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LockBit ransomware operations seized by law enforcement in ‘Operation Cronos’

LockBit ransomware operations seized by law enforcement in ‘Operation Cronos’

Several operations of the notorious ransomware gang LockBit have been seized by global law enforcement authorities in a coordinated takeover under the banner “Operation Cronos.”

Eight “.onion” domains owned by the ransomware group have been taken over by the authorities and as of Tuesday, were displaying a message that read, “The site is now under the control of law enforcement.”

“This site is now under the control of The National Crime Agency of the UK, working in close cooperation with the FBI and the international law enforcement task force, Operation Cronos,” the message on the dark web portals read.

Additionally, the takeover has also locked out LockBit’s affiliates attempting to log into the affiliate panel.

Authorities to share further details

While the authorities or any other entities involved in “Operation Cronos” have released no public confirmation or press release regarding the seizure, the display message on the domains hints at a further revealing of operation details.

“We can confirm that LockBit’s services have been disrupted as a result of International Law Enforcement action – this is an ongoing and developing operation. Return here for more information at 11:30 GMT on Tuesday 20th Feb,” the message added.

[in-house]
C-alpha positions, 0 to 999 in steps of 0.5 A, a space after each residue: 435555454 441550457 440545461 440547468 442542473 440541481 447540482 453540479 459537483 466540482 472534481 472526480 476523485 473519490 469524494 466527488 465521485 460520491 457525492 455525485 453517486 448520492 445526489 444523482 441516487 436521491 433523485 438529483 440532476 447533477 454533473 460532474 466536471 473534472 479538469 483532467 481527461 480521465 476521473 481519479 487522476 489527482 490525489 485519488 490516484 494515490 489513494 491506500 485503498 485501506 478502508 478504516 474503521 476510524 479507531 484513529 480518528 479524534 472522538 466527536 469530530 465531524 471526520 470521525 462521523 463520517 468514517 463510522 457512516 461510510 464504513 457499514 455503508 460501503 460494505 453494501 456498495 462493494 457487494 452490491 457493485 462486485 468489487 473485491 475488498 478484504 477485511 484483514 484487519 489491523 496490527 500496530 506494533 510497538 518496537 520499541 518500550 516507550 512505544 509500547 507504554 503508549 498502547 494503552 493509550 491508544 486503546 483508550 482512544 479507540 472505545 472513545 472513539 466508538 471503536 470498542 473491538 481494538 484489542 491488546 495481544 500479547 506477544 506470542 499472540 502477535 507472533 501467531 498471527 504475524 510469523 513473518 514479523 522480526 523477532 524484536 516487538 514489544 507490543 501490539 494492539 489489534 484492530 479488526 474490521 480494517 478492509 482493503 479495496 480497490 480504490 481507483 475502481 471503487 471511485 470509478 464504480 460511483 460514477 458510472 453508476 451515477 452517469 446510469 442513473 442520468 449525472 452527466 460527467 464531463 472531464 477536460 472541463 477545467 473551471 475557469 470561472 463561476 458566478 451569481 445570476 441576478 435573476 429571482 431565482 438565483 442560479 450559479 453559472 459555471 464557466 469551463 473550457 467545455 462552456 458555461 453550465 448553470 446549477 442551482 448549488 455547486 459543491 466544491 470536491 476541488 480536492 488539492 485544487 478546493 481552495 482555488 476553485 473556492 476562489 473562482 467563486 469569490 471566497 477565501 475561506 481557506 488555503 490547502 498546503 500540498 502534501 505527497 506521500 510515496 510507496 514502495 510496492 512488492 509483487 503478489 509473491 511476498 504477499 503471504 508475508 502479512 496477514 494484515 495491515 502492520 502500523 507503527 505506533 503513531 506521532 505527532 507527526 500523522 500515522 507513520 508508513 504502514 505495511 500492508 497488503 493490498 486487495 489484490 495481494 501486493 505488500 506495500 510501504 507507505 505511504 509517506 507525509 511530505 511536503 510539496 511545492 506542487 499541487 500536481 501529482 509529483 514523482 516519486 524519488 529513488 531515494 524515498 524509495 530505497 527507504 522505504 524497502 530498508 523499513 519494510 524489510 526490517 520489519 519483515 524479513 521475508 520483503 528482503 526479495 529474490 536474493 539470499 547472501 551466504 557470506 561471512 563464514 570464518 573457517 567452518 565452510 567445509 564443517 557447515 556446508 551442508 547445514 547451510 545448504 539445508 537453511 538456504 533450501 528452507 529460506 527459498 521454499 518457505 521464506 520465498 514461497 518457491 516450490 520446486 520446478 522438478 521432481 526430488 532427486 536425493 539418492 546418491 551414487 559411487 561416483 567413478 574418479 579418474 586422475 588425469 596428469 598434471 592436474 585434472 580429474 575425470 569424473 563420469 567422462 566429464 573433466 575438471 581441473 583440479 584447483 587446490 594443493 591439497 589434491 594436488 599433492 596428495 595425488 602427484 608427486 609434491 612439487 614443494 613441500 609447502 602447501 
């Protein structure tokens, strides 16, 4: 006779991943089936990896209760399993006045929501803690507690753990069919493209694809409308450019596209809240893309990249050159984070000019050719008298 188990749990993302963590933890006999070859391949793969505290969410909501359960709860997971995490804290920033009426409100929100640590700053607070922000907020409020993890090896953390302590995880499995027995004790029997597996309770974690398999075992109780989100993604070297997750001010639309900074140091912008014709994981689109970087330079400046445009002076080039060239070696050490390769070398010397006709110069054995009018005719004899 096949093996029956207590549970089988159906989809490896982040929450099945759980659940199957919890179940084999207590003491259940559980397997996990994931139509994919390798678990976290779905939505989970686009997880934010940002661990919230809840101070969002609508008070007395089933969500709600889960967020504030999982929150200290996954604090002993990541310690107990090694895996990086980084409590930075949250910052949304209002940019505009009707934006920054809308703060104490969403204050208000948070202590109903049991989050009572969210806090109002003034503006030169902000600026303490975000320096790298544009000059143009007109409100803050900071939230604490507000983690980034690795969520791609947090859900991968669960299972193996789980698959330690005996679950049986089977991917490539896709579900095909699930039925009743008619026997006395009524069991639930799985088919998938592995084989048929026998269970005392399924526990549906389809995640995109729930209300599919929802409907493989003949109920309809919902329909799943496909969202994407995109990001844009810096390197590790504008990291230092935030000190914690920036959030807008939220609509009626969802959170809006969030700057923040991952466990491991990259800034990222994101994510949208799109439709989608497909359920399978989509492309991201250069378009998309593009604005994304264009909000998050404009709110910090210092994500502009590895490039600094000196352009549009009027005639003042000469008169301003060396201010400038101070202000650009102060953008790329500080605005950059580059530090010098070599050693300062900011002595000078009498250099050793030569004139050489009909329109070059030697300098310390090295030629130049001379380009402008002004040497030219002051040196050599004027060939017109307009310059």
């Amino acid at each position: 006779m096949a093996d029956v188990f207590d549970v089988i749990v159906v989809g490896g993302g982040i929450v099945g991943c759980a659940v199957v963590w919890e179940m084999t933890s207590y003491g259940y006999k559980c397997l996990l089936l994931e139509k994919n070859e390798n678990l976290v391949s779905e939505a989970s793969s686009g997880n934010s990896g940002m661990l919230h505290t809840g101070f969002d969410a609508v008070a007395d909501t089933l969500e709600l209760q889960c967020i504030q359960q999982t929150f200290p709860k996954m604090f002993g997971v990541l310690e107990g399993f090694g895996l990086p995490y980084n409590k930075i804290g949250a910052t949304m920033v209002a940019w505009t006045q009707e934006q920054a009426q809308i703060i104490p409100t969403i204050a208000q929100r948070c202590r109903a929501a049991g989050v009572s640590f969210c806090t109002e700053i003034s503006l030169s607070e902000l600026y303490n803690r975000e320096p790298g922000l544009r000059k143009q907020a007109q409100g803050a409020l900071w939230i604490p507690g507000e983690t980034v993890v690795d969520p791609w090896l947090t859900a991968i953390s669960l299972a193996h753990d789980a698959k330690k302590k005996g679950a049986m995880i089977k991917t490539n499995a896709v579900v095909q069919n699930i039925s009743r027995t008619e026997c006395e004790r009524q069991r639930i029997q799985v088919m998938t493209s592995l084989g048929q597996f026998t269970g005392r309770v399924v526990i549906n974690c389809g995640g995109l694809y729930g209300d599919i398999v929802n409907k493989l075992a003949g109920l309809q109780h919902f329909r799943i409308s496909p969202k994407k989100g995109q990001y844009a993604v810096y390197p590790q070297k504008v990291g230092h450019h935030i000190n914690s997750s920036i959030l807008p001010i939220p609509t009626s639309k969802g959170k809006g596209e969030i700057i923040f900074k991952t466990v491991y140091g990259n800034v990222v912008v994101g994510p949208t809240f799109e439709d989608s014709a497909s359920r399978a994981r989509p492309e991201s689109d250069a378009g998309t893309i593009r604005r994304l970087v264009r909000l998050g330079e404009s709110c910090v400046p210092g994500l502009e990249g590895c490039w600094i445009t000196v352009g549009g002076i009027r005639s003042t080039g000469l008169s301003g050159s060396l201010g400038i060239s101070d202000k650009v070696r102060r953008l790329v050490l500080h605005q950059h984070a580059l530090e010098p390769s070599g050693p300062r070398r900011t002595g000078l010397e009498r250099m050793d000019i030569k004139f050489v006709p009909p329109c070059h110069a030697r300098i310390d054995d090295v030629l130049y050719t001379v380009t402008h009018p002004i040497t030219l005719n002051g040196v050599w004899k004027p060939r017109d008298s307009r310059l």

Meanwhile, key operations of the ransomware gang are seized including access to LockBit’s affiliate panel, a central control panel for LockBit’s affiliate groups to create and modify various LockBit ransomware-as-a-service (RaaS) samples, manage attacks and victims, run attack analytics and publish blog posts.

“Law Enforcement has taken control of Lockbit’s platform and obtained all the information held on there,” said a block alert for login attempts made on the panel. “This information relates to the Lockbit group and you, their affiliate. We have source code, details of the victims you have attacked, the amount of money extorted, the data stolen, chats, and much, much more.”

LockBit ransomware-as-a-service (RaaS) gained prominence quickly since its launch in 2019, making it the leading ransomware used in 2022, second only to the Russia-backed Conti ransomware group. The first quarter of 2022 noted 15% ransomware attacks by LockBit, while Conti contributed 16%, according to a report by ransomware incident response firm Coveware.

LockBit’s quicker evolution and claims of an edge over the competition, combined with Conti’s disintegration of smaller groups, led to it becoming even more formidable. With the launch of lockBit 3.0 in the second half of 2022, the group filled in the void from Conti’s disappearance and became the most used ransomware by the end of the third quarter of 2022.

The group sells access to the ransomware malware and associated infrastructure to affiliate (third-party) cybercriminals or groups, charging them a commission of 25% on the money received as ransom from attacks. Like most RaaS gangs, LockBit also employs double extortion tactics, allowing its affiliates to exfiltrate data out of victim organizations on top of encryption, for additional leak threats.

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